Truth be told, I didn’t have anything good to report this morning, and then put off writing anything at all until this evening. Saturday evening our twelve year old golden retriever died. We’d gone to Galveston for the day, first to attend the Greek Festival and then we hung around for ArtWalk. Dinner with the fam and when we got home late that evening, my husband found her in the backyard. He said she looked like she’d been lying in the sun (it felt good to her old joints) where she’d just fallen asleep.
Early Sunday morning, before church, he dug a grave for her next to our daughter’s Chorkie, Evelyn, who passed away in 2016. They are both under the sycamore tree, side by side, which seems appropriate. When Evelyn was still alive, she would climb on top of Hurley and use her for a cushion. Hurley was the sweetest dog ever, and mothered Evelyn, even though they were not biologically related. So I like the idea of their final resting places being so near each other.
I think at some point we are going to put a little birdbath out there as a marker. Or maybe some wind chimes in the tree. But there’s no hurry.
Be joyful, y’all. Even in loss there is joy for the memories.
The last few days I’ve been engaged in a debate on another blog. I’m not going to go into the details of the debate, but suffice it to say I found myself becoming increasingly frustrated, and agitated over this social justice warrior’s inability to see the other side of things. When I asked a question that chipped a rather large chunk from her foundational argument, she responded with “This conversation is going in circles, so I’m going to step out. Thanks for the discussion.”
Which basically said to me, “I have no answer for your question, so I quit.”
And that’s fine. But it still frustrated me that so many of this particular generation base their beliefs and actions on feelings, feelings which can change with the wind, because Truth is not absolute in this day and age. There is your truth, and there is her truth, and his truth, and supposedly my truth. I don’t understand how there can be multiple truths for any given situation.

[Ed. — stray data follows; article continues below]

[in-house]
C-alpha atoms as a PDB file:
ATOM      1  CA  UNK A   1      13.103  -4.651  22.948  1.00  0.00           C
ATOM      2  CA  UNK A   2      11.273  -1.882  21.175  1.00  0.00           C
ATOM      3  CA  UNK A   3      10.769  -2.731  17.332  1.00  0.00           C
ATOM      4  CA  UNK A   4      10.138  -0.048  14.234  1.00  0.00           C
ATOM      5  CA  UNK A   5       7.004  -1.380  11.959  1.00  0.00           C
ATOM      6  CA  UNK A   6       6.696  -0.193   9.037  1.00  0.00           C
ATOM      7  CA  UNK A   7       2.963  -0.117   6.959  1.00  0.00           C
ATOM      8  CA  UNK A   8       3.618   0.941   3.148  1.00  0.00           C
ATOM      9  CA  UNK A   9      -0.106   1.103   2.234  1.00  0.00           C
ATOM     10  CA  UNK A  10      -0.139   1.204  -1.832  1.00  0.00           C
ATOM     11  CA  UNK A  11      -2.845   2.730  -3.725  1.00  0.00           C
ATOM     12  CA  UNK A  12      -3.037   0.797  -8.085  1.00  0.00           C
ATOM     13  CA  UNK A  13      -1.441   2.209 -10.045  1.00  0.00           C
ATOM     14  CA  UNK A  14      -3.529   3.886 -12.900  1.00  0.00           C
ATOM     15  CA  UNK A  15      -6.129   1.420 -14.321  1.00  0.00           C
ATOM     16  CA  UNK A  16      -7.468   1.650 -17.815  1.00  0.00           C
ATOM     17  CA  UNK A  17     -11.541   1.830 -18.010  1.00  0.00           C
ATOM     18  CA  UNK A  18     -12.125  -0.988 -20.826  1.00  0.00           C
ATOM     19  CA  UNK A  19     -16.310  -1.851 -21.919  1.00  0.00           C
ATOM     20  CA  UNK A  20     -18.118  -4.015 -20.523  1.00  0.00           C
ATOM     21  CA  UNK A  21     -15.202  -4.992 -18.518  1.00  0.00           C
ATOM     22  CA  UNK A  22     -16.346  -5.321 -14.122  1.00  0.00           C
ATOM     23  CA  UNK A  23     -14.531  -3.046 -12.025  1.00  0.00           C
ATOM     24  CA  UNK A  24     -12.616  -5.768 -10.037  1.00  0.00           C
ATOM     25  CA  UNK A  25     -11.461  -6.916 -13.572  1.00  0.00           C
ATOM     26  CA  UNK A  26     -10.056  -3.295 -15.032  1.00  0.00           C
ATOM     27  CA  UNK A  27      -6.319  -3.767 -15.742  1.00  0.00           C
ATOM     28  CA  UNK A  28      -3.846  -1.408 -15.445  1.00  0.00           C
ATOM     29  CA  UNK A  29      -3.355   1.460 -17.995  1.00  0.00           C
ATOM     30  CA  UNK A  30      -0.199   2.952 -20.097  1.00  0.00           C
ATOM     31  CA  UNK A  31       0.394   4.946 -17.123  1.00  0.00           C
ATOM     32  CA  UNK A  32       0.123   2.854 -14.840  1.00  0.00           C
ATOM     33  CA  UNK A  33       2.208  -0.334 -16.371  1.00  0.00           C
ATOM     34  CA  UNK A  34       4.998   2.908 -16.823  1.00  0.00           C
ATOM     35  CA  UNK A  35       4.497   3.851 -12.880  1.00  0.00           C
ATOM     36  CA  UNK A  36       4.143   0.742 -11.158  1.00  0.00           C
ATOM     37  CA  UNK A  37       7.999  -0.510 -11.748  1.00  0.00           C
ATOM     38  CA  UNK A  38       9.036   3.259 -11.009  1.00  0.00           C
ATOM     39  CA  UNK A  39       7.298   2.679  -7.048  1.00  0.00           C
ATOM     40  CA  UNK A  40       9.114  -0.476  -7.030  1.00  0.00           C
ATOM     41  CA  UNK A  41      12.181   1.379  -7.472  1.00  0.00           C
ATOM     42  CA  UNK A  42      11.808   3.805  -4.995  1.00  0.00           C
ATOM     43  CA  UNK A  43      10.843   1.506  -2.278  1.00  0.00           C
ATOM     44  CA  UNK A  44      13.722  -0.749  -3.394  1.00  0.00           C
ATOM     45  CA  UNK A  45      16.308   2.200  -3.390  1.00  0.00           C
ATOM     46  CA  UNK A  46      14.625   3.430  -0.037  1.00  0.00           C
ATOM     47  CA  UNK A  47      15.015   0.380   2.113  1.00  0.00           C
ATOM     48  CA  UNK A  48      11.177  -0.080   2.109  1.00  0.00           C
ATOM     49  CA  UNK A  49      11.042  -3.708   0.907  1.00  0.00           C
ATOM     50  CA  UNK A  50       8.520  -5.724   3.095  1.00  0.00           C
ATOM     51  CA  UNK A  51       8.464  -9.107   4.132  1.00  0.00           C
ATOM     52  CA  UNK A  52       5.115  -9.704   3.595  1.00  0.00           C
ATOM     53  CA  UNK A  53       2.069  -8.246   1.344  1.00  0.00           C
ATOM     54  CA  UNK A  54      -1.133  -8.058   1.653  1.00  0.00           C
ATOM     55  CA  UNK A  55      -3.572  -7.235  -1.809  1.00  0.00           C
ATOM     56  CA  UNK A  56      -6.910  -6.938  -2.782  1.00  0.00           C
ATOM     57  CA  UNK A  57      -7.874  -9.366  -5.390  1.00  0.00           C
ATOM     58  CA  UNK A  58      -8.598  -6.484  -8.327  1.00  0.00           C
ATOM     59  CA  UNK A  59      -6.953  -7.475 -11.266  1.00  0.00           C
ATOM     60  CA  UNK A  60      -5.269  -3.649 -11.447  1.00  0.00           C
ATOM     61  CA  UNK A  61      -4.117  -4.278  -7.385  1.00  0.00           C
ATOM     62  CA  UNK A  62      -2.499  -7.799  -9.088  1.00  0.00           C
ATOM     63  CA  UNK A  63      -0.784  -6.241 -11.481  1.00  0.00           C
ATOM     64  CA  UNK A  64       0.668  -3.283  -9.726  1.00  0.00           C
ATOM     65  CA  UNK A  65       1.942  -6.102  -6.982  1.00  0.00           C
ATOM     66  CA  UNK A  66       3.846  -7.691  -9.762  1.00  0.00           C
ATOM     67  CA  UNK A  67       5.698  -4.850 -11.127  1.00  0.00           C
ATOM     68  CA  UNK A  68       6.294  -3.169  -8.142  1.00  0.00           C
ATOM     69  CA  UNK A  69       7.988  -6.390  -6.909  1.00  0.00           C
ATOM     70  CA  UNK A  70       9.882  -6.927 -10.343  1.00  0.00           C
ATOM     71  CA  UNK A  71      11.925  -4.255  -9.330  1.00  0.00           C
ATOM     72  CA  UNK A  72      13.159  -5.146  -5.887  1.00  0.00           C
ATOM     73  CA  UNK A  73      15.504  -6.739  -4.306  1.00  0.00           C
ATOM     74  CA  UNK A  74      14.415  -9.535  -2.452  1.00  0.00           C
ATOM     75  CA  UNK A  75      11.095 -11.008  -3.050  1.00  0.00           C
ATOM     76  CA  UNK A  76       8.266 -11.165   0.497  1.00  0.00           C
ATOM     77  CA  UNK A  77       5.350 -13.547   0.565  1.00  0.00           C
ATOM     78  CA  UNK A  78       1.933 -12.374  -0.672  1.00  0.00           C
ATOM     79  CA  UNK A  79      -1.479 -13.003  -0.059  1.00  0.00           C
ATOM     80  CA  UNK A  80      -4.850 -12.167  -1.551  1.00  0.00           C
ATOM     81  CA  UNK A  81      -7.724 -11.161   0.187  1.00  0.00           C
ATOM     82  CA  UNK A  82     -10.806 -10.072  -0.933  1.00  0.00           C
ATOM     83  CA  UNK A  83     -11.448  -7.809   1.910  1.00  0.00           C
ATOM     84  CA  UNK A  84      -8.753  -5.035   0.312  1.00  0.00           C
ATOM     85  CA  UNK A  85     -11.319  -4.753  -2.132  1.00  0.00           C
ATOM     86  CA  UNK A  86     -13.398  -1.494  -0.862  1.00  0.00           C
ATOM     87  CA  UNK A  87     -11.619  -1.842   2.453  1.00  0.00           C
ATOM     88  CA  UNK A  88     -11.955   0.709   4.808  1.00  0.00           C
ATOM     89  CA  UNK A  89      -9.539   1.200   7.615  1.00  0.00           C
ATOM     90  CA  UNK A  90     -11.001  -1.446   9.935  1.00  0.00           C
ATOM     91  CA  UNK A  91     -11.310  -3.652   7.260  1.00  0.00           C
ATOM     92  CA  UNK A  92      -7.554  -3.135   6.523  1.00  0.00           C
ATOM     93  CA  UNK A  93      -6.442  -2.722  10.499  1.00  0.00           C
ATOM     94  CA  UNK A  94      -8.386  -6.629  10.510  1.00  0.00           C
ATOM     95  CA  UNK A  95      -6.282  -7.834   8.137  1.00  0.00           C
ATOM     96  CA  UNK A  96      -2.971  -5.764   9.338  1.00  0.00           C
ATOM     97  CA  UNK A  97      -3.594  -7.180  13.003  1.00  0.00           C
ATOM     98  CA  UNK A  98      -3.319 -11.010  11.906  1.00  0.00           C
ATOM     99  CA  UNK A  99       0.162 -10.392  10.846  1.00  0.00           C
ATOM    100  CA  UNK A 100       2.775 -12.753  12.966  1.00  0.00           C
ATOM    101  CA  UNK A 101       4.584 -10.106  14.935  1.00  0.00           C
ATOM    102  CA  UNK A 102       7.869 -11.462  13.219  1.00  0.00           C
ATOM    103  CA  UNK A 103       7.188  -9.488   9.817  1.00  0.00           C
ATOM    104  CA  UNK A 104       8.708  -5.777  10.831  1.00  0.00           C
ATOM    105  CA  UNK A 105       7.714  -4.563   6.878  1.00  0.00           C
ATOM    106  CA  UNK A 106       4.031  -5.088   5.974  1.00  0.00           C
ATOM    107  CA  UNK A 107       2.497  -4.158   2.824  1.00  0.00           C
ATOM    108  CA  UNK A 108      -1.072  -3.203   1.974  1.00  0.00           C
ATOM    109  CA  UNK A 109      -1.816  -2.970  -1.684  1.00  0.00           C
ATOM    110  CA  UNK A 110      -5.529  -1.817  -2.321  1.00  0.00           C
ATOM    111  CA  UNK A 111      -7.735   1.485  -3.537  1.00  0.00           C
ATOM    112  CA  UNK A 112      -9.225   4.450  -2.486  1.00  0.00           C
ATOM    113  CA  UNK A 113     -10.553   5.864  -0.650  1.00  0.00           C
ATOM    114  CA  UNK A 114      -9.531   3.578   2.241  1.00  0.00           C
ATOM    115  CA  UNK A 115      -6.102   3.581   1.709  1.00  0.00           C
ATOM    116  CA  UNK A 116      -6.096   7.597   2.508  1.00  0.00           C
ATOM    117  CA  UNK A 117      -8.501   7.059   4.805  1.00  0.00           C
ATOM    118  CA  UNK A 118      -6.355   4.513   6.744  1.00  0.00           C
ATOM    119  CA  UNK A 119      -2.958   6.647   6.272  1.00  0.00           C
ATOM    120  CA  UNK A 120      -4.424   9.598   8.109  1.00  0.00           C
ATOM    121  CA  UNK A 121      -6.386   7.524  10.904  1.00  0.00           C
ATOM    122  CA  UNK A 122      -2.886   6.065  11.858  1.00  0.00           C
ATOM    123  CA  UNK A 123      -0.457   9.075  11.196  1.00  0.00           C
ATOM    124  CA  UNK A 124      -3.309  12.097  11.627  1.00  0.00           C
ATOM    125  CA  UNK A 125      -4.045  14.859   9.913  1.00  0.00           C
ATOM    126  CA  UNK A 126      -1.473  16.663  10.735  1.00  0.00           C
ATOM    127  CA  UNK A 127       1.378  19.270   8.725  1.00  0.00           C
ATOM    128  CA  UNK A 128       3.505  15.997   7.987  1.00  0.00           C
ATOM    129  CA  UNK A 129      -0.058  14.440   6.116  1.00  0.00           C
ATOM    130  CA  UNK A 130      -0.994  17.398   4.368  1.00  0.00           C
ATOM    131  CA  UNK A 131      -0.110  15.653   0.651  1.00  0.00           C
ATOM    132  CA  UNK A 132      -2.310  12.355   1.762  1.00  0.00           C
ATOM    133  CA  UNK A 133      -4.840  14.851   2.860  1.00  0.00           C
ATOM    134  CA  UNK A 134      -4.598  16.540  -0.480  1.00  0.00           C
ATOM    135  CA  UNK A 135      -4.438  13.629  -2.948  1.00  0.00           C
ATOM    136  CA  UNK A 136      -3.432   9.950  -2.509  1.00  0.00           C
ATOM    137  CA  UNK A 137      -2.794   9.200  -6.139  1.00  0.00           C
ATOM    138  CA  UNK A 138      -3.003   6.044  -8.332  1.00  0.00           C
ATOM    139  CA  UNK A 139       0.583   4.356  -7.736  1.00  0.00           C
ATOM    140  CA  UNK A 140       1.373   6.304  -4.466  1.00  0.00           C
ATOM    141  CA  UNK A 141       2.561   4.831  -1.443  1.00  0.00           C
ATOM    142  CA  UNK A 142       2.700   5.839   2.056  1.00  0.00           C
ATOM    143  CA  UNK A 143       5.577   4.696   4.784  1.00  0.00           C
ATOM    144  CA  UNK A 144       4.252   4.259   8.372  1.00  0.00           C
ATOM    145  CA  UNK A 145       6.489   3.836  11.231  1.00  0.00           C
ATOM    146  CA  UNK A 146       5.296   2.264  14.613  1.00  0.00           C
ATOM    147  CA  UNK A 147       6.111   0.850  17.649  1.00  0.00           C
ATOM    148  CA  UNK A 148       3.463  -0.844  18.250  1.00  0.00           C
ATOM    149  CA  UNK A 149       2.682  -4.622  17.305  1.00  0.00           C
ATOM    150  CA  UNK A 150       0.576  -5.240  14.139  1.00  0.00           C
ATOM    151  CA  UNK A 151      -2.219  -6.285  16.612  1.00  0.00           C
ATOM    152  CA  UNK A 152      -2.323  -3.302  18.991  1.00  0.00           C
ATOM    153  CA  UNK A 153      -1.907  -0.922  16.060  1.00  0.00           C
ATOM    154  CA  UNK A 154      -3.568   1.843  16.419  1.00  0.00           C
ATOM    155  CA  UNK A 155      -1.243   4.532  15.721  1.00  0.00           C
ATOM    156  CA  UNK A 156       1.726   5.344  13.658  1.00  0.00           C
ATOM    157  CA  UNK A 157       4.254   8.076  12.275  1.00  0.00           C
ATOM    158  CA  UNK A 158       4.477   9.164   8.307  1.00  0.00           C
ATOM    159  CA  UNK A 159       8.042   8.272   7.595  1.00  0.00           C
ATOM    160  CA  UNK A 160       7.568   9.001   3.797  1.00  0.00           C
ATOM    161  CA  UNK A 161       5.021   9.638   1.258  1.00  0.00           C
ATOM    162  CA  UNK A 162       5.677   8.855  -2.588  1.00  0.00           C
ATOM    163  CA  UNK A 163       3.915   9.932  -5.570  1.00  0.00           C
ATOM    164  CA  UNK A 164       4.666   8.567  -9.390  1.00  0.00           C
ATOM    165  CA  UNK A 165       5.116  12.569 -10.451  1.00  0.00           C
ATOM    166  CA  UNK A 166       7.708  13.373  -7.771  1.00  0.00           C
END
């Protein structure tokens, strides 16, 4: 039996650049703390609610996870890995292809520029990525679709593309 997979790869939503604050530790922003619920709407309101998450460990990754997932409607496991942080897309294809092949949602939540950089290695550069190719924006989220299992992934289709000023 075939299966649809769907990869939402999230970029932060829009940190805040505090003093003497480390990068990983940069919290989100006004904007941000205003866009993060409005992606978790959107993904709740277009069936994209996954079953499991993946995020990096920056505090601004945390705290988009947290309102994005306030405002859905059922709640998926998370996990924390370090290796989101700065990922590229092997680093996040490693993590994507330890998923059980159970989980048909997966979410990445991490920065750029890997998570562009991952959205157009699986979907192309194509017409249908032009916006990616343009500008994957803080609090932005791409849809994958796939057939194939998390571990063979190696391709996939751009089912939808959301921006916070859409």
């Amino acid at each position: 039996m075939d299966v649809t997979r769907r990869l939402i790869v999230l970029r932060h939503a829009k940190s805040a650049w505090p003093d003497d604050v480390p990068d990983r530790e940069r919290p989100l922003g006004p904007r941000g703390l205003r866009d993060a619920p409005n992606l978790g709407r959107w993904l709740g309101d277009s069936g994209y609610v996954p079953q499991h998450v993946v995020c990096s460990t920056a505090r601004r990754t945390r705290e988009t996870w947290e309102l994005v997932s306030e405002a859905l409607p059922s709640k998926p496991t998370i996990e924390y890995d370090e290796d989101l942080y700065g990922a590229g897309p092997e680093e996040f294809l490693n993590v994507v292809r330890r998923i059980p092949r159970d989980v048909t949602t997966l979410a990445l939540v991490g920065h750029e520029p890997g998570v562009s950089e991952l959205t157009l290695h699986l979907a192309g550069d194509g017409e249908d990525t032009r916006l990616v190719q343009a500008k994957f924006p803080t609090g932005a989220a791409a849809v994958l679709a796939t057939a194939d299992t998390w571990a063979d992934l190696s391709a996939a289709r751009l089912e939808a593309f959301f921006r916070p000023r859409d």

Anyway, while I was feeling frustrated and agitated and irritable about all this, my husband pointed out that he’d been much less stressed the last few days because he’d been consciously avoiding any discussions that hinged on politics or social agendas. Which reminded me of something rather important.
See the title of my blog up there? ↑↑↑
Not “A Scribbler & A Shutterbug”…
“Persistently Choosing Joy”
I think I’ve slacked up a bit in that area. And I need to refocus. On my agenda.
To persistently choose joy.
Because if I’m persistently choosing joy, my focus is on the future.
Not the past. Adios, depressing blog posts.
And not even the present. Au revoir, social justice warrior debates.
My focus is on the future and what I can do, how I can serve, to live a joyful life for the benefit of myself and those around me. Positive actions (not feelings) actually produce positive feelings. Now isn’t that interesting?
After seeing so many posts online regarding the “Day Without a Woman” protest, I honestly thought the world had gone stark raving bonkers. Seriously, who would have thought we’d see women walking around a few weeks ago in pornographic craft projects gone bad in protest?
Then my daughter, Jami, posted a link to this article on her FB page, and I was encouraged and reassured that there are still intelligent, responsible women walking this planet.
The article and the numerous responses of levelheaded women it documents give me great comfort in knowing there ARE strong women out there who don’t whine and complain about perceived injustices. They know they are strong and capable of taking charge of their own destinies, choosing their own paths. It makes me incredibly proud to know that my daughter recognizes what a truly strong woman does and is making her own path in this world without expecting accommodations, but by doing the work needed to achieve her dreams.
To continue the protests, this came out: Some Women Are Striking From Smiling Today. Apparently, smiling is a form of “emotional labor” — and women are tired of being forced to appear pleasant and/or happy. According to the article, “emotional labor” is a term that was coined in 1983 (a year after I graduated from high school) and it refers to putting others first in order to keep things going smoothly and make others happy. Supposedly, women walking down the street are being commanded by passersby to smile, and cautioned that an unfulfilled request can escalate into something undesirable. I’m trying to remember the last time I was out walking about that someone demanded that I smile. Oh, that’s right! NEVER.
Here’s a question for you, whomever you may be, whatever you may be (male or female): Why are these people so determined to be miserable? Whatever happened to taking one’s circumstances and making the best of them? There’s a good chance that, in the process, those circumstances will improve thanks to the effort. I’ve found that when I think of others in a kindly and caring manner, it is often returned to me. Treat my husband like crap? Refuse to think about his needs? I’m pretty certain I’ll reap the harvest of what I’ve sown. But care about him, do what I can to make his day a better day? I find he returns the love.